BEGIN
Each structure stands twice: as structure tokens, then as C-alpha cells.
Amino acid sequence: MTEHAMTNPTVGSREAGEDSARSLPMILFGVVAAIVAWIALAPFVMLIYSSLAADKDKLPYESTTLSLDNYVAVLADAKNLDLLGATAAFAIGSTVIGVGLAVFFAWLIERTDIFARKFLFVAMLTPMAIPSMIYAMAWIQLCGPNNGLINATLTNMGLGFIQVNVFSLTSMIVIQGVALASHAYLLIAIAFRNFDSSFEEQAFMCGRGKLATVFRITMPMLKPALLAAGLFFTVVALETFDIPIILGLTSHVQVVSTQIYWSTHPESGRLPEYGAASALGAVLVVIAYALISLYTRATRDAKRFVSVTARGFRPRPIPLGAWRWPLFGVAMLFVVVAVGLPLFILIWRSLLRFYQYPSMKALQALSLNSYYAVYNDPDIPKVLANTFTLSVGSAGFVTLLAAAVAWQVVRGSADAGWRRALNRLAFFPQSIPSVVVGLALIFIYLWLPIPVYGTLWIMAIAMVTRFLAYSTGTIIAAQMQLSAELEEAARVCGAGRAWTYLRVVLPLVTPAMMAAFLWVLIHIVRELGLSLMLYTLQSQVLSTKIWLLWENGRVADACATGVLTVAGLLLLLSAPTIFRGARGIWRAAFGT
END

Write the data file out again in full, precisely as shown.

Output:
Each structure stands twice: as structure tokens, then as C-alpha cells.
Amino acid sequence: MTEHAMTNPTVGSREAGEDSARSLPMILFGVVAAIVAWIALAPFVMLIYSSLAADKDKLPYESTTLSLDNYVAVLADAKNLDLLGATAAFAIGSTVIGVGLAVFFAWLIERTDIFARKFLFVAMLTPMAIPSMIYAMAWIQLCGPNNGLINATLTNMGLGFIQVNVFSLTSMIVIQGVALASHAYLLIAIAFRNFDSSFEEQAFMCGRGKLATVFRITMPMLKPALLAAGLFFTVVALETFDIPIILGLTSHVQVVSTQIYWSTHPESGRLPEYGAASALGAVLVVIAYALISLYTRATRDAKRFVSVTARGFRPRPIPLGAWRWPLFGVAMLFVVVAVGLPLFILIWRSLLRFYQYPSMKALQALSLNSYYAVYNDPDIPKVLANTFTLSVGSAGFVTLLAAAVAWQVVRGSADAGWRRALNRLAFFPQSIPSVVVGLALIFIYLWLPIPVYGTLWIMAIAMVTRFLAYSTGTIIAAQMQLSAELEEAARVCGAGRAWTYLRVVLPLVTPAMMAAFLWVLIHIVRELGLSLMLYTLQSQVLSTKIWLLWENGRVADACATGVLTVAGLLLLLSAPTIFRGARGIWRAAFGT